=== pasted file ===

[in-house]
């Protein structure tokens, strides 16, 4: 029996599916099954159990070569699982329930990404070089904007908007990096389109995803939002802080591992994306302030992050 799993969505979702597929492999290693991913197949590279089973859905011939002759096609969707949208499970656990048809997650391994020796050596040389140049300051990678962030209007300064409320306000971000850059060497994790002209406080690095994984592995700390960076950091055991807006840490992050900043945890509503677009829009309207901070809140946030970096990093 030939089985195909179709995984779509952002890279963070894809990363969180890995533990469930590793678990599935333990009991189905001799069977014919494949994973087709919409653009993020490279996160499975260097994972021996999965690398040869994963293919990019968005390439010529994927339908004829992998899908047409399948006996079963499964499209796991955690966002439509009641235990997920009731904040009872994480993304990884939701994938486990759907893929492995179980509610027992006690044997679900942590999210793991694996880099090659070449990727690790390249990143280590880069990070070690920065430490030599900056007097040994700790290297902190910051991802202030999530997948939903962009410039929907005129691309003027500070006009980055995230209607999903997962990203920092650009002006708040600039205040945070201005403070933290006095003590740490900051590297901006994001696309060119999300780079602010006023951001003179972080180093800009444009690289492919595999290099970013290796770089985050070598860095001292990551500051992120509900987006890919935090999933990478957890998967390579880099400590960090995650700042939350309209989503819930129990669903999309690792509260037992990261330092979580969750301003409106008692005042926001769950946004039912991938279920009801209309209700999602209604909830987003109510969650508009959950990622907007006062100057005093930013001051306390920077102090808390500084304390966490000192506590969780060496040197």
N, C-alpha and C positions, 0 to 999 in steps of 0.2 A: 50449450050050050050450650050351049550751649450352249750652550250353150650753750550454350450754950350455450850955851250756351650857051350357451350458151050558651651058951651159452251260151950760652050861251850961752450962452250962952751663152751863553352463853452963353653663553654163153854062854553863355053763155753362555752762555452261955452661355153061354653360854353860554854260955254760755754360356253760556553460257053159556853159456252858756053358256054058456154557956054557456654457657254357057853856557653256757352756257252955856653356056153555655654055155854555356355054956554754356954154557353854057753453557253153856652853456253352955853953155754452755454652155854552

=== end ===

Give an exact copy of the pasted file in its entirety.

[in-house]
């Protein structure tokens, strides 16, 4: 029996599916099954159990070569699982329930990404070089904007908007990096389109995803939002802080591992994306302030992050 799993969505979702597929492999290693991913197949590279089973859905011939002759096609969707949208499970656990048809997650391994020796050596040389140049300051990678962030209007300064409320306000971000850059060497994790002209406080690095994984592995700390960076950091055991807006840490992050900043945890509503677009829009309207901070809140946030970096990093 030939089985195909179709995984779509952002890279963070894809990363969180890995533990469930590793678990599935333990009991189905001799069977014919494949994973087709919409653009993020490279996160499975260097994972021996999965690398040869994963293919990019968005390439010529994927339908004829992998899908047409399948006996079963499964499209796991955690966002439509009641235990997920009731904040009872994480993304990884939701994938486990759907893929492995179980509610027992006690044997679900942590999210793991694996880099090659070449990727690790390249990143280590880069990070070690920065430490030599900056007097040994700790290297902190910051991802202030999530997948939903962009410039929907005129691309003027500070006009980055995230209607999903997962990203920092650009002006708040600039205040945070201005403070933290006095003590740490900051590297901006994001696309060119999300780079602010006023951001003179972080180093800009444009690289492919595999290099970013290796770089985050070598860095001292990551500051992120509900987006890919935090999933990478957890998967390579880099400590960090995650700042939350309209989503819930129990669903999309690792509260037992990261330092979580969750301003409106008692005042926001769950946004039912991938279920009801209309209700999602209604909830987003109510969650508009959950990622907007006062100057005093930013001051306390920077102090808390500084304390966490000192506590969780060496040197």
N, C-alpha and C positions, 0 to 999 in steps of 0.2 A: 50449450050050050050450650050351049550751649450352249750652550250353150650753750550454350450754950350455450850955851250756351650857051350357451350458151050558651651058951651159452251260151950760652050861251850961752450962452250962952751663152751863553352463853452963353653663553654163153854062854553863355053763155753362555752762555452261955452661355153061354653360854353860554854260955254760755754360356253760556553460257053159556853159456252858756053358256054058456154557956054557456654457657254357057853856557653256757352756257252955856653356056153555655654055155854555356355054956554754356954154557353854057753453557253153856652853456253352955853953155754452755454652155854552